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Recent Kansas editorials

Published on NewsOK Modified: September 16, 2014 at 7:31 am •  Published: September 16, 2014
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The Kansas City Star, Sept. 14

Keep renewable energy mandate and benefits of wind power:

Despite Gov. Sam Brownback's sudden lack of support for it, the renewable energy mandate in Kansas deserves to be kept in place.

The Renewable Portfolio Standard (RPS) requires the state to get at least 20 percent of its electric power from sources such as the sun and wind by 2020. It has created thousands of jobs in the wind industry, provided new income to farmers and kept electricity prices in check for utility customers since bipartisan approval by the Kansas Legislature in 2009.

Unfortunately, its few enemies are rich and influential in the strong-arm kind of way when it comes to lavishing campaign contributions on lawmakers.

Opponents include special interest groups that financially benefit from the dominance of coal and other polluting fossil fuels (hello, Koch Industries) as well as conservative lobbying groups such as the American Legislative Exchange Council, Americans for Prosperity (a Koch-funded group) and the Kansas Chamber of Commerce.

The newest threat to the clean-energy RPS comes from someone with plenty of political clout.

In recent weeks, Brownback has indicated he has thrown in his lot with enemies of the rules, and will work to repeal them if he's re-elected this fall.

The fact that Brownback would take this position on an issue that has benefited so many Kansans undermines his credibility as someone looking out for consumers, not special interests.

Democrat Paul Davis, Brownback's opponent, has the right answer. "I will veto a bill that repeals our RPS," he said during his State Fair debate with the governor in Hutchinson last weekend.

At the time, Brownback ducked the issue, saying, "Let's see if a bill gets to my desk."

That's not leadership. In fact, just days earlier, Brownback had conceded he was open to the idea of the repeal, talking about how interested parties could come together to hasten the demise of the RPS.

But why would the wind industry, in particular, want to do that? Remember, this is a state law that is working exactly as intended.

It has brought jobs to Kansas, something Brownback and other GOP lawmakers purport to be interested in.

It has helped farmers who receive lease payments when wind turbines are placed on their properties, part of the reason several rural GOP lawmakers defend the RPS.

And the rules have not led to an explosion in electricity rates, despite reckless statements to the contrary by some state lawmakers.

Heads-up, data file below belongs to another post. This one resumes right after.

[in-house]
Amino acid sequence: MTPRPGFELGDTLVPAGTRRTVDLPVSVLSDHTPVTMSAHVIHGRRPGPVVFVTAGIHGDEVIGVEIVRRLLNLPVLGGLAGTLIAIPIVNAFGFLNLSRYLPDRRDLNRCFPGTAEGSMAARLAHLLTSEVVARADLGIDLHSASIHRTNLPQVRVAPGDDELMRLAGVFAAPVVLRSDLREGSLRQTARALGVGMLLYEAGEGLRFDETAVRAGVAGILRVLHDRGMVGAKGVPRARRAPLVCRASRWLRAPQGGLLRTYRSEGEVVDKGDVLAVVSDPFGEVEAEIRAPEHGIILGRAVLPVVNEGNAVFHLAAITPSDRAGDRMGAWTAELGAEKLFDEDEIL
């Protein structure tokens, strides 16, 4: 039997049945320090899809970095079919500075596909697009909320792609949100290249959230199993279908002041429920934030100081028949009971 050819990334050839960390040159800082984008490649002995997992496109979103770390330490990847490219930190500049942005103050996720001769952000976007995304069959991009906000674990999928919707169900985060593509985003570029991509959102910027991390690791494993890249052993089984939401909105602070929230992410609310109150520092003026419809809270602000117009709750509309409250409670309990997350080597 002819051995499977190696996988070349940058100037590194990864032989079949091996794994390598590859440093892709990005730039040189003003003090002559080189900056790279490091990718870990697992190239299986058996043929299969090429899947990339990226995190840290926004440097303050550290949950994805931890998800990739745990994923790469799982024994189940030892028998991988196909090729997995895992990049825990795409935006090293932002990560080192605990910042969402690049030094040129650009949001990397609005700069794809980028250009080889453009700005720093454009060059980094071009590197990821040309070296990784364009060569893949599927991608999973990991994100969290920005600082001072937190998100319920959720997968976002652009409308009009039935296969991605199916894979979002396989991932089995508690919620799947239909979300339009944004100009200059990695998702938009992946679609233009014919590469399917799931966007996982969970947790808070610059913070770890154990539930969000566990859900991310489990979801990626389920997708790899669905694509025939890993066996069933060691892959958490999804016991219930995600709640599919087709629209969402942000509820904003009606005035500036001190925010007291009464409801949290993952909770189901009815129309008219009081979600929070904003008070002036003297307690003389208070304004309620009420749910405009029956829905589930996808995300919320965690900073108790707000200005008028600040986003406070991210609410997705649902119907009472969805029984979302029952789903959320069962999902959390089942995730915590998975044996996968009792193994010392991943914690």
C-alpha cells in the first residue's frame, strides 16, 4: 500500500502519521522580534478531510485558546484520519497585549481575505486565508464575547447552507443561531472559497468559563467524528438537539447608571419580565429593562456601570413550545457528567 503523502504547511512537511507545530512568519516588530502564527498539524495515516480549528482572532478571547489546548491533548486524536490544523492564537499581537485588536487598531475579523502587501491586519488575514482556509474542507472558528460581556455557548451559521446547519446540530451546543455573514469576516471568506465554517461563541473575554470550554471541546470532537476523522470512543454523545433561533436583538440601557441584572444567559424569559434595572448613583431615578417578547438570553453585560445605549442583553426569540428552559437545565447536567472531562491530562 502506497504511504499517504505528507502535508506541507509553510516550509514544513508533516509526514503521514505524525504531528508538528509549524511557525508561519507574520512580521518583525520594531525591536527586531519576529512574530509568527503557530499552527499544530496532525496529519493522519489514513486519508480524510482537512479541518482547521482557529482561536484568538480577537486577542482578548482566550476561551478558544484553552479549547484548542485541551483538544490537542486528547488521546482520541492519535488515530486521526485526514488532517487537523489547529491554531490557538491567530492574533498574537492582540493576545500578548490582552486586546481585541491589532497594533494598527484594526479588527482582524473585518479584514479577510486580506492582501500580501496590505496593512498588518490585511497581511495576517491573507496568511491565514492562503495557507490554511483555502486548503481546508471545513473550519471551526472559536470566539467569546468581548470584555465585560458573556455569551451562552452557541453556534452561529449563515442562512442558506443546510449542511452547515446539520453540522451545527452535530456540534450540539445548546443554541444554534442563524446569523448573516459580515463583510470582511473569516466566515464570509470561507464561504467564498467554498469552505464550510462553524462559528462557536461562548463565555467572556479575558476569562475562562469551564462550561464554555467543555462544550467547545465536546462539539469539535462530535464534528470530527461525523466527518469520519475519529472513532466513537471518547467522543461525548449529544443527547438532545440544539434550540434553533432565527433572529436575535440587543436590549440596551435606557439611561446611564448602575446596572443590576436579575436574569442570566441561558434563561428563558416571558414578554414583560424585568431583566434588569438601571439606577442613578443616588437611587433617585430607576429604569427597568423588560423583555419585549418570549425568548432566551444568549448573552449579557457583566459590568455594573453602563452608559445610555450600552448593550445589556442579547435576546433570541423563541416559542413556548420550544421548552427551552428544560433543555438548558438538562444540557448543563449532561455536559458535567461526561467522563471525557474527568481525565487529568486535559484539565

Instead, as the Kansas Corporation Commission has found, the cost of the renewable mandate actually accounted for only about 2 percent of the cost of electricity in the state.

Want to see a true driving force behind higher utility expenses? Consider the hundreds of millions of dollars spent to install modern equipment at coal-fired power plants to slash the harmful pollution they belch into the air.

Repeated attempts in the Legislature to repeal the standard have not succeeded. Most recently that was because of some brave opposition by Republican lawmakers in the 2014 session. For that stance, at least six House members were targeted for defeat in August primaries. All won.

Brownback should retreat from his current stance and go back to playing a more familiar and positive role for Kansans, the one where he's been a champion of wind power, especially in a state known as the Saudi Arabia of wind.

The energy standard needs to be retained, and even strengthened with requirements for using more renewable power in the future.

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The Salina Journal, Sept. 10

Harry Reid Harry Reid Harry Reid:

One of Kansas U.S. Senate candidate Greg Orman's chief campaign points is that Washington has become more about partisan politics and not at all about solving the nation's problems.

So it was more than odd — embarrassing, actually — when Sen. Pat Roberts, the man Orman hopes to defeat in November's election, went way out of his way during their debate at the Kansas State Fair to validate Orman's point.

No matter the topic or question, Roberts repeated his mantra ad nauseam: Harry Reid, Harry Reid, Harry Reid — with an ample supply of "Obamas" and "Hillary Clintons" thrown in. That and accusing Orman, an independent, of being a liberal, were about all Roberts had to offer.

It got so bad that whenever Roberts was asked a question, some in the crowd started mocking the senator by yelling the name of Reid, D-Utah, the Senate Majority leader.

Roberts has been in Washington as long as Orman has been alive. He has to be more knowledgeable than Orman, and he could have used that superior knowledge to his advantage to appear more statesmanlike, above the fray and in charge. Instead, he went for the low blow and ended up hurting himself.

Harry, Hillary and Obama are the red meat of the hardcore conservatives, whom Roberts already has locked up. What he needs is the people who are more likely to vote for Orman, independents and moderate Republicans.

But instead of courting those voters, he went out of his way to offend them. His tactic showed a lack of respect for Kansas voters, as if we can be persuaded with just a few code words. Give us more credit than that.

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